• The present invention is an improved lubricant stick configuration and method of utilizing said lubricant stick. A discussion of the utilization of this lubricant stick configuration can best be had through discussion of its use with the preferred type of lubricant applicator. While this disclosure refers specifically to this particular embodiment of lubricant applicator, such reference is not intended to be a limitation of the configuration, the stick itself nor, the manner of applying said lubricant stick to a surface to be lubricated. Nor is this specific disclosure (the lubrication of rail wheel flanges on rail cars and/or locomotives) intended to be a limitation on the intended application or use of the present invention, in that the present invention can be utilized to apply a lubricant or other substance to other types of surfaces, including but not limited to the application of a lubricant to crane wheels and logging drag chains. [0030]
  • Referring initially to FIG. 1, shown is an environmental perspective view of a typical lubricant applicator showing how the device is positioned in proximity to the wheel flange of a locomotive. The lubricant applicator [0031] 10 is positioned in proximity to the wheel flange 12 of the locomotive 14, as seen most clearly in FIG. 2 and as will be described in greater detail hereinafter.
  • Referring now to FIG. 2, shown is an exploded perspective view of the lubricant applicator [0032] 10, showing the example of the lubricant applicator being attached to a locomotive 12. It is also within the spirit and scope of the invention to mount the lubricant applicator, as shown in any of the hereinafter described examples, to a boxcar or other rail car (not shown).
  • The shown lubricant applicator [0033] 10 in general, comprises a combination holder and dispenser 16, having a lubricant, generally in the form of a stick 18, positioned in the inside 20 of the combination holder and dispenser 16. The combination holder and dispenser 16 is generally a three-sided rectangle, having a top 22, a bottom 24, and a first closed side 26. The second side 28 of the combination holder and dispenser 16 forms an open side 30 of the rectangle. The rectangle also has a first front open end 32 and a second rear open end 34.
  • FIG. 2 shows an embodiment wherein the lubricant applicator [0034] 10 is attached in proximity to wheel flanges 12 in a location that also carries a sand tube 36, as shown and described in greater detail in reference to FIG. 5. FIG. 2 shows a portion of the truck 38 of the locomotive 14 and a suspension spring 40 for the locomotive 14, as seen in FIG. 1.
  • Referring now to FIG. 3 of the drawings, there is shown an exploded perspective view of the lubricant applicator [0035] 10 showing the various parts on the inside 20 of the combination holder and dispenser 16. In the applicator shown, the lubricant is disposed from the same portion of the combination holder and dispenser 16 as the lubricant stick 18 was inserted, in the rear portion 41 of the combination holder and dispenser 16, by any form of dispensing system 42. The dispensing system 42 pushes lubricant from the rear portion 41 of the combination holder and dispenser 16 out the front portion 43 of the combination holder and dispenser 16 onto a position 44 where lubricant will be disposed. In the example shown in FIG. 2, that position 44 would be on a wheel flange 12.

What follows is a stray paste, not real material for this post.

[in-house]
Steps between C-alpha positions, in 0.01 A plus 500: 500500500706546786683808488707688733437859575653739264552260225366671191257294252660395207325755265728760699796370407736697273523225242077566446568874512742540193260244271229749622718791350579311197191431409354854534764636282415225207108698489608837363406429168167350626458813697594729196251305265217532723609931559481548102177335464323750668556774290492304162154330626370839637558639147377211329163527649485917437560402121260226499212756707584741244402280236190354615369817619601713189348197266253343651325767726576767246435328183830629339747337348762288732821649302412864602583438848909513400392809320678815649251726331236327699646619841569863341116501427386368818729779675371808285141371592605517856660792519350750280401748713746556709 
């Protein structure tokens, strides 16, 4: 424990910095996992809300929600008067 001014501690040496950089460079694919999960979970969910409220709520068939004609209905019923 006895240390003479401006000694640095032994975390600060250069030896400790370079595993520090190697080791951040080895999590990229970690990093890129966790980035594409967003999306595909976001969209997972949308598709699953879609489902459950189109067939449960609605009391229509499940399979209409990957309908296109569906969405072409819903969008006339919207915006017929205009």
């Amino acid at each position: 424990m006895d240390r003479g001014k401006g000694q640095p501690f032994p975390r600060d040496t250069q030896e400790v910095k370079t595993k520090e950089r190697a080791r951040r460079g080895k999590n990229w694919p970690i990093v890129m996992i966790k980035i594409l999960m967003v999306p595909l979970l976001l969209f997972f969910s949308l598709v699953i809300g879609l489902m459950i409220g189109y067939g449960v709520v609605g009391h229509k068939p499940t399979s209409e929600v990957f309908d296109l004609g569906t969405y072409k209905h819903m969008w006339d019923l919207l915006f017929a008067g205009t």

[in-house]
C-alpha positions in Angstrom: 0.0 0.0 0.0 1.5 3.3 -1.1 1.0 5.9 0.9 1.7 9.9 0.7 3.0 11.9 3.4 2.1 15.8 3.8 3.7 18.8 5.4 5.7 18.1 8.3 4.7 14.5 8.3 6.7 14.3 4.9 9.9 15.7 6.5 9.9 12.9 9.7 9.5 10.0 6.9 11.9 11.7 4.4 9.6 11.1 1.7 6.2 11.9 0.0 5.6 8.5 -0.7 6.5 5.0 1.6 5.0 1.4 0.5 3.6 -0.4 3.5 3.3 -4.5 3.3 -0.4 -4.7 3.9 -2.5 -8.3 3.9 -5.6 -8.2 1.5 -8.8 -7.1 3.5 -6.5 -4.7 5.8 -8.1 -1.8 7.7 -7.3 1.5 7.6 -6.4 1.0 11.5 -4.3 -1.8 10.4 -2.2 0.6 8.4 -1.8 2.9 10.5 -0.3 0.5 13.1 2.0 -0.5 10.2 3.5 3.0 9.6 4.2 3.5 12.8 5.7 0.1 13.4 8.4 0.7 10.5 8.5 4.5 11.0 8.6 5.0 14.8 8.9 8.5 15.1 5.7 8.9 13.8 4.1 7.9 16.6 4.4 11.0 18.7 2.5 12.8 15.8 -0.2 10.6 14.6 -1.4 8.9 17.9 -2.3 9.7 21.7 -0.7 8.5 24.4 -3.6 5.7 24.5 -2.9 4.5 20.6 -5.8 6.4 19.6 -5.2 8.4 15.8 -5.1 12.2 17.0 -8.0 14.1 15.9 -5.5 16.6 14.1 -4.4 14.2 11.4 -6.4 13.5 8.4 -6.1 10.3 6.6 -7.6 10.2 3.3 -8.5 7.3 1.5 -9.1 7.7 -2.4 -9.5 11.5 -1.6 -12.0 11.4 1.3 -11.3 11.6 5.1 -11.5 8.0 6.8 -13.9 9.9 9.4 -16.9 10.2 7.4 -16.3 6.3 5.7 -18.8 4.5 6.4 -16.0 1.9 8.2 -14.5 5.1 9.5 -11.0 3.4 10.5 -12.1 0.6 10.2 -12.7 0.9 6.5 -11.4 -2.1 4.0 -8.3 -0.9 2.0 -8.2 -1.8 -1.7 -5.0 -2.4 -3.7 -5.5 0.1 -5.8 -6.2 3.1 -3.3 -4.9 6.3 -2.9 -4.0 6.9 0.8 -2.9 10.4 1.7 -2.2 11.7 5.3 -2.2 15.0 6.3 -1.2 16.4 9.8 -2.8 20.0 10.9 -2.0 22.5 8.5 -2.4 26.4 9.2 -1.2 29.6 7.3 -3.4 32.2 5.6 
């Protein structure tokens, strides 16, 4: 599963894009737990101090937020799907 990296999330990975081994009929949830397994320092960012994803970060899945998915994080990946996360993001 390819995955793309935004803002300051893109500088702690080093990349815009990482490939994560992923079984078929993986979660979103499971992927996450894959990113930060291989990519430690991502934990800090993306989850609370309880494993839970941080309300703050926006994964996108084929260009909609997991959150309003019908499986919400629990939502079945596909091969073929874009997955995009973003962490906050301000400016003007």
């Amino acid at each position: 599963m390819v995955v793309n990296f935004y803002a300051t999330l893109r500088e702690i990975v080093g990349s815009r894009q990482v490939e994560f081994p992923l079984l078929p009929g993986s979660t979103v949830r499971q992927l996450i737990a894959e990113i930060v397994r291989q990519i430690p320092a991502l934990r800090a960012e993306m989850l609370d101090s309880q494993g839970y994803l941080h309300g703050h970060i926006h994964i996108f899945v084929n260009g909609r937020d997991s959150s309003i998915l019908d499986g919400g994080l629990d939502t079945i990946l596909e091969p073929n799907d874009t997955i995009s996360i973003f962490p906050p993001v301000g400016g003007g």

• The lubricant applicator [0036] 10 uses a constant force system 45 as a dispensing system, as will be described hereinafter with reference to FIG. 4. The constant force system 45 as described is only an example of one type of dispensing system 42, and it is within the spirit and scope of the present invention to be utilized by any other dispensing system 42. A spring holder and slide mechanism 46 slides into a slotted channel 47 in the open side 30 on the second open side 28 of the combination holder and dispenser 16, the spring holder and slide mechanism 46 thereby forming a fourth side 48, replacing the open side 30, of the combination holder and dispenser 16, as seen most clearly in FIG. 4.
  • The spring holder and slide mechanism [0037] 46 and the constant force spring 49 sit in the channel 47 on the second open side 30 of the combination holder and dispenser 16. Thus, when the constant force spring 49 is unrolled, it sits in the channel 47 and does not come in contact with the sides 50 and 52 of the lubricant stick 18, as seen in FIG. 4. This prevents the lubricant stick 18 from rubbing against the side 54 of the constant force spring 49, also as seen most clearly in FIG. 4, thereby avoiding the premature breaking of the spring 49.
  • Referring now to FIG. 4 of the drawings there is shown a longitudinal cross sectional view, taken along line [0038] 4-4 of FIG. 2, also showing the inside of the combination holder and dispenser 16. In FIG. 4 it can be seen that in general, a dispensing system 42 in the form of a constant force system 45 is comprised of a positioning member 56 in the form of the spring holder and slide mechanism 46 that holds a constant force actuator 57 in the form of the constant force spring 49. A locking member 58 in the form of a pin 59 holds the spring holder and slide mechanism 46 and constant force spring 49 at a constant force against the lubricant stick 18 within the combination holder and dispenser 16. In this way, the combination holder and dispenser 16 applies new lubricant pushed forward from the rear portion 41 of the combination holder and dispenser 16 and out of the front portion 43 of the combination holder and dispenser 16.